Statistics on Pornography, Sexual Addiction, and Online Perpetrators

This information is courtesy of Safe Families.



Pornography Addiction and Industry Statistics

As of 2003, there were 1.3 million pornographic websites; 260 million pages (N2H2, 2003).

The total porn industry revenue for 2006: $13.3 billion in the United States; $97 billion worldwide (Internet Filter Review).

U.S. adult DVD/video rentals in 2005: almost 1 billion (Adult Video News).
Hotel viewership for adult films: 55% (

Unique worldwide users visiting adult web sites monthly: 72 million (Internet Filter Review).

Number of hardcore pornography titles released in 2005 (U.S.): 13,588 (Internet Filter Review).

Adults admitting to Internet sexual addiction: 10%; 28% of those are women (

More than 70% of men from 18 to 34 visit a pornographic site in a typical month (comScore Media Metrix).

More than 20,000 images of child pornography posted online every week (National Society for the Prevention of Cruelty to Children, 10/8/03).

Approximately 20% of all Internet pornography involves children (National Center for Mission & Exploited Children).

100,000 websites offer illegal child pornography (U.S. Customs Service estimate).

As of December 2005, child pornography was a $3 billion annual industry (

“At a 2003 meeting of the American Academy of Matrimonial Lawyers, two thirds of the 350 divorce lawyers who attended said the Internet played a significant role in the divorces in the past year, with excessive interest in online porn contributing to more than half such cases. Pornography had an almost non-existent role in divorce just seven or eight years ago.” (

Christians, Pastors and Church Pornography Statistics

A 1996 Promise Keepers survey at one of their stadium events revealed that over 50% of the men in attendance were involved with pornography within one week of attending the event.

51% of pastors say cyber-porn is a possible temptation. 37% say it is a current struggle (Christianity Today, Leadership Survey, 12/2001).

Over half of evangelical pastors admits viewing pornography last year.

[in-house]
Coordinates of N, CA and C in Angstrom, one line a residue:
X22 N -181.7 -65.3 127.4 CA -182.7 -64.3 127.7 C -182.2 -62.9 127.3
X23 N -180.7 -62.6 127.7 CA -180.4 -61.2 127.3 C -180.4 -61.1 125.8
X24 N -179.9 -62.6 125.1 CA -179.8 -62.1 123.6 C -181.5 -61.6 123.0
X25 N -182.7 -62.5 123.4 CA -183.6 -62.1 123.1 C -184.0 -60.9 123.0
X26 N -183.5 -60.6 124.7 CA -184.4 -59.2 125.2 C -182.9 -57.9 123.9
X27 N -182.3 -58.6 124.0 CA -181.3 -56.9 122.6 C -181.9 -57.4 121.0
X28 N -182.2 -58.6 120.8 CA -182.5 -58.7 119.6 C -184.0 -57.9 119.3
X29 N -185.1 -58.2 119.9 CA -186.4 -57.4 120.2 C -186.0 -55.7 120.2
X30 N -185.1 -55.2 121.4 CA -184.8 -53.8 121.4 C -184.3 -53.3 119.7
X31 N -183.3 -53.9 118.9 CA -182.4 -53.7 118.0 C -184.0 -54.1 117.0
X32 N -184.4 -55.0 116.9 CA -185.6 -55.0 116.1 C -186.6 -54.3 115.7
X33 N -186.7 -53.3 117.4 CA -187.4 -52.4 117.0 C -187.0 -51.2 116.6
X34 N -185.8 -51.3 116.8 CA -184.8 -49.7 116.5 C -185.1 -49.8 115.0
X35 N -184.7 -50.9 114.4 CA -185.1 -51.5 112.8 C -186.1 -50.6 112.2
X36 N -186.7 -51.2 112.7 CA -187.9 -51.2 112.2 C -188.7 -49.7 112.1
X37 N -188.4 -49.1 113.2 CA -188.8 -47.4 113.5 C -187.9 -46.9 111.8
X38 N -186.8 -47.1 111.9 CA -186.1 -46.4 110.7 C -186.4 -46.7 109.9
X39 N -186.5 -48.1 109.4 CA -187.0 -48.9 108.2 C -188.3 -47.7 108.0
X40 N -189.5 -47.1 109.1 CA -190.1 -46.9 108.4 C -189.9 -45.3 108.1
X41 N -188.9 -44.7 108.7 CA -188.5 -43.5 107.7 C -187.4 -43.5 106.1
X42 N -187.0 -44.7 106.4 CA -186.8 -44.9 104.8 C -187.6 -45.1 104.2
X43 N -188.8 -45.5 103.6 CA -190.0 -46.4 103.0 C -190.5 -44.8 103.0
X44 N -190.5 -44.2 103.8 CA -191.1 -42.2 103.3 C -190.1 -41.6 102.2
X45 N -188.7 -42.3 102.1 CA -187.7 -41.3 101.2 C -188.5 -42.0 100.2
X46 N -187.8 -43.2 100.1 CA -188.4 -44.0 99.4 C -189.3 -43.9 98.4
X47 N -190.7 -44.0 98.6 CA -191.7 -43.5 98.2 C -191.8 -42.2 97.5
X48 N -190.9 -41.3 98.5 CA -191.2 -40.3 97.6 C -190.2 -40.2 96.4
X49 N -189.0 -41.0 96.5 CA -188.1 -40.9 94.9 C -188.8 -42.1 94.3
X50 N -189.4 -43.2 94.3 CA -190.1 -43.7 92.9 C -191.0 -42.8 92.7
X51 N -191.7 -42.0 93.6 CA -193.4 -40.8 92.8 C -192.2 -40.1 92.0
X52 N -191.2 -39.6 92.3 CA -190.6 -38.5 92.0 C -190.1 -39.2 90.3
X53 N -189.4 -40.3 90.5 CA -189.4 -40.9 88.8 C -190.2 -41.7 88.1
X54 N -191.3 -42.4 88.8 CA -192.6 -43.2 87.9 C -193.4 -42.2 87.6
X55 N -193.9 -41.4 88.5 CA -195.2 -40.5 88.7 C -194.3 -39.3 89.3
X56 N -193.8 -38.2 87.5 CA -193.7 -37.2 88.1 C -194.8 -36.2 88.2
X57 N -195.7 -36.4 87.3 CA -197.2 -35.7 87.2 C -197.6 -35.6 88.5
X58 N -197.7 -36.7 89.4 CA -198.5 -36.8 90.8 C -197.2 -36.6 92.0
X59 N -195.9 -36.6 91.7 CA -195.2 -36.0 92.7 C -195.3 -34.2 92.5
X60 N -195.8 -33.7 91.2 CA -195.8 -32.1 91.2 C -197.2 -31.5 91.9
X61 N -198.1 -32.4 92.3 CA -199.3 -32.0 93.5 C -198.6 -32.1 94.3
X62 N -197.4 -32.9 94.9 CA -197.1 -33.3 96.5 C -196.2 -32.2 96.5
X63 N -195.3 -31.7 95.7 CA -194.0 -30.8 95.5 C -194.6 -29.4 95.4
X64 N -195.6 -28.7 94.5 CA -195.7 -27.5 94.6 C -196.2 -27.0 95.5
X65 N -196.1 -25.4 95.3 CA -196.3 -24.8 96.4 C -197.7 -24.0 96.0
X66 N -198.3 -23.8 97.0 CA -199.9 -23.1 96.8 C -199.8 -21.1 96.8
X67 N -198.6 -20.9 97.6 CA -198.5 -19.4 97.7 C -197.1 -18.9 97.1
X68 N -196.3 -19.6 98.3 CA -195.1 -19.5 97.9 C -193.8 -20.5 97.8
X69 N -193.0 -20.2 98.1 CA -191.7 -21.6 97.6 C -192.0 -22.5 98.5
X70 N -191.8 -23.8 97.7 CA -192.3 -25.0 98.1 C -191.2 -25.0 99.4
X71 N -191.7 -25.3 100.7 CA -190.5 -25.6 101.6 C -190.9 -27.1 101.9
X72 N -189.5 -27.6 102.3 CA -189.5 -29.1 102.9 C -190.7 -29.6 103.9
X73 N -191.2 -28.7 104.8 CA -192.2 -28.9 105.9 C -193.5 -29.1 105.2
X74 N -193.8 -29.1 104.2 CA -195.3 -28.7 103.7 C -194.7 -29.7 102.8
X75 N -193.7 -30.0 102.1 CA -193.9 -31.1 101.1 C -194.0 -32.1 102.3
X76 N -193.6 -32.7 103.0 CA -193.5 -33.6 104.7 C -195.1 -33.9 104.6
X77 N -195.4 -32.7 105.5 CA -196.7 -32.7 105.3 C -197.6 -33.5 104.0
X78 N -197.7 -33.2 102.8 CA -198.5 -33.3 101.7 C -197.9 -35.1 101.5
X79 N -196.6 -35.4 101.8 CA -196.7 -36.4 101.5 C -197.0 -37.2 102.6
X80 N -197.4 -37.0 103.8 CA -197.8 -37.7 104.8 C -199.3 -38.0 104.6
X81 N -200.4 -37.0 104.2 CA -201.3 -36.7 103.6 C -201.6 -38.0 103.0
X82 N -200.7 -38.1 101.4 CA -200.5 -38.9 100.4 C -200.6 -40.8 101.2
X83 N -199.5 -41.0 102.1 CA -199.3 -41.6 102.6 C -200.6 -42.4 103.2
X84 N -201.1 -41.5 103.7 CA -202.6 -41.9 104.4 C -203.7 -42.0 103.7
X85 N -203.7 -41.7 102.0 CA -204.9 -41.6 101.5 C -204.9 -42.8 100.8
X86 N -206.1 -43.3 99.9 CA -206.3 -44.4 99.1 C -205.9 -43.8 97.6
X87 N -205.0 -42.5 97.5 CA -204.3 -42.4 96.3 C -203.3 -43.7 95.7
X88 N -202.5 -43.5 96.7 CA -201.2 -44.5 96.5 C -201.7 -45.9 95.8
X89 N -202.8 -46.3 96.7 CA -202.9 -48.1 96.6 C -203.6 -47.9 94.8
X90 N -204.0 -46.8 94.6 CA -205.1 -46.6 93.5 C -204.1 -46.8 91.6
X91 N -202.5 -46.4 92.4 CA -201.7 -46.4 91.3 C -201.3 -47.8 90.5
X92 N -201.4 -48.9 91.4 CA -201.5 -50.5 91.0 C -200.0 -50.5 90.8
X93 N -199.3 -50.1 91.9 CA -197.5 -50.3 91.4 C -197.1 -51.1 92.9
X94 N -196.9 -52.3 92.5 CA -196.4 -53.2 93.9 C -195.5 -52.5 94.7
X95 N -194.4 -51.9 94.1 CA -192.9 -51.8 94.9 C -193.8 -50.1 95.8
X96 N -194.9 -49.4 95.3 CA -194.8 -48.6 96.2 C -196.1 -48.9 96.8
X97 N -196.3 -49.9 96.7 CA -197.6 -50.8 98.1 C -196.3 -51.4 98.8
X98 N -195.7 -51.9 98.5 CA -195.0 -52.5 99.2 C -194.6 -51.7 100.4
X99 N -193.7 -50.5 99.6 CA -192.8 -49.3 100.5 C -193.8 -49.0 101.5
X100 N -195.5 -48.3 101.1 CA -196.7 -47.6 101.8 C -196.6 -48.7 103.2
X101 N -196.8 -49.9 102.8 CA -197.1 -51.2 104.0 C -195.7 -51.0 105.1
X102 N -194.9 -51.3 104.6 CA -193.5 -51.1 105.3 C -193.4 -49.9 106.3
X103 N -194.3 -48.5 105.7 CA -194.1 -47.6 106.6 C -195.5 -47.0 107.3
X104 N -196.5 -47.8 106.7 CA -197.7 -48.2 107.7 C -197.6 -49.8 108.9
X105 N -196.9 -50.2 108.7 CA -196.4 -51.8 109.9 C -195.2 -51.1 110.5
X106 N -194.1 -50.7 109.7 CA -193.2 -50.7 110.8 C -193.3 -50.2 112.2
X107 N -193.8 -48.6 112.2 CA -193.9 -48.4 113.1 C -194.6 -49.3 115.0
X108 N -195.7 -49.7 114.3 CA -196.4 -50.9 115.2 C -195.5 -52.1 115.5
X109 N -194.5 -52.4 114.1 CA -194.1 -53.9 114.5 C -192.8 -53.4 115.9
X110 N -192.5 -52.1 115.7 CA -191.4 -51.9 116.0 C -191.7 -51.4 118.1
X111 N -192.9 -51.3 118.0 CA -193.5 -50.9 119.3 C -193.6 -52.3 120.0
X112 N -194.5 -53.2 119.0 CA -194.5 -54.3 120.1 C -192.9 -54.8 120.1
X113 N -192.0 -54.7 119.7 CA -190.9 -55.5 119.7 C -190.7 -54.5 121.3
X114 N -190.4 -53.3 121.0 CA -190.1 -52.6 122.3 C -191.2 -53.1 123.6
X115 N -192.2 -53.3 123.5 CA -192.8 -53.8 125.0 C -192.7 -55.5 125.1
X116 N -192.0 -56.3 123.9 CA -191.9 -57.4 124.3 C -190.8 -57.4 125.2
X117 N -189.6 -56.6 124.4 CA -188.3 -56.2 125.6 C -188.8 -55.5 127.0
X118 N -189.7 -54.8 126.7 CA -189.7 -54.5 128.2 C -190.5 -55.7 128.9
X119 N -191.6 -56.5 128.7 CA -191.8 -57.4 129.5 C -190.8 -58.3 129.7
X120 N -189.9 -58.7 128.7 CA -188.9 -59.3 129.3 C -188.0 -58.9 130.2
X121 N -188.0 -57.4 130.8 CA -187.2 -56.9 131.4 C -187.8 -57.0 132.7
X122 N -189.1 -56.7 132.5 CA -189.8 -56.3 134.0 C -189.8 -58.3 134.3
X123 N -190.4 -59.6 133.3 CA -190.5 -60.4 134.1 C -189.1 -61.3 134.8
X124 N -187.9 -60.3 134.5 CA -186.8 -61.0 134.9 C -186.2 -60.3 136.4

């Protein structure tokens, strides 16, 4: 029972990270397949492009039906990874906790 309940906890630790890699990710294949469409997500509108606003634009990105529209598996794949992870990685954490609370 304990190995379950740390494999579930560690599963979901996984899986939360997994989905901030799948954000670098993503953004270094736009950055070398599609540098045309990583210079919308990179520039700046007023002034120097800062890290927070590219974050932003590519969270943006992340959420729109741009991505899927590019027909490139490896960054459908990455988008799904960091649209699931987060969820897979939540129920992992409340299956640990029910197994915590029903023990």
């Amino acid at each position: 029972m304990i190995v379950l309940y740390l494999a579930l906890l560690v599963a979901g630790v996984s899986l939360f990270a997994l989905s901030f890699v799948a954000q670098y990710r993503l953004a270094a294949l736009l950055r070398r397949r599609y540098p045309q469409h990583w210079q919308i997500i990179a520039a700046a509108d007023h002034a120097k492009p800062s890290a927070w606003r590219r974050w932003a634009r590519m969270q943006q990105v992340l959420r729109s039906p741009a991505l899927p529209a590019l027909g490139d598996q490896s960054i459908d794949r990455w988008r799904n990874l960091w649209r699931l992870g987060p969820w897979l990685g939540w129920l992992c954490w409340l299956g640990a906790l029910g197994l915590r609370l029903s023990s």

Roger Charman of Focus on the Family’s Pastoral Ministries reports that approximately 20 percent of the calls received on their Pastoral Care Line are for help with issues such as pornography and compulsive sexual behavior.

In a 2000 Christianity Today survey, 33% of clergy admitted to having visited a sexually explicit Web site. Of those who had visited a porn site, 53% had visited such sites “a few times” in the past year, and 18% visit sexually explicit sites between a couple of times a month and more than once a week.

29% of born again adults in the U.S. feel it is morally acceptable to view movies with explicit sexual behavior (The Barna Group).

57% of pastors say that addiction to pornography is the most sexually damaging issue to their congregation (Christians and Sex Leadership Journal Survey, March 2005).

Statistics on Women with Pornography Addiction

28% those admitting to sexual addiction are women (

34% of female readers of Today’s Christian Woman’s online newsletter admitted to intentionally accessing Internet porn in a recent poll and 1 out of every 6 women, including Christians, struggles with an addiction to pornography (Today’s Christian Woman, Fall 2003).

Statistics on Pornography’s Effect on Families and Marriages

47% percent of families said pornography is a problem in their home (Focus on the Family Poll, October 1, 2003).

The Internet was a significant factor in 2 out of 3 divorces (American Academy of Matrimonial Lawyers in 2003 –

Statistics on Child Pornography Use

9 out of 10 children aged between the ages of 8 and 16 have viewed pornography on the Internet, in most cases unintentionally (London School of Economics January 2002).

Average age of first Internet exposure to pornography: 11 years old (

Largest consumer of Internet pornography: 12 – 17 year-old age group (various sources, as of 2007).

Adult industry says traffic is 20-30% children (NRC Report 2002, 3.3).

Youth with significant exposure to sexuality in the media were shown to be significantly more likely to have had intercourse at ages 14 to 16 (Report in Pediatrics, April, 2006).

“Never before in the history of telecommunications media in the United States has so much indecent (and obscene) material been so easily accessible by so many minors in so many American homes with so few restrictions.”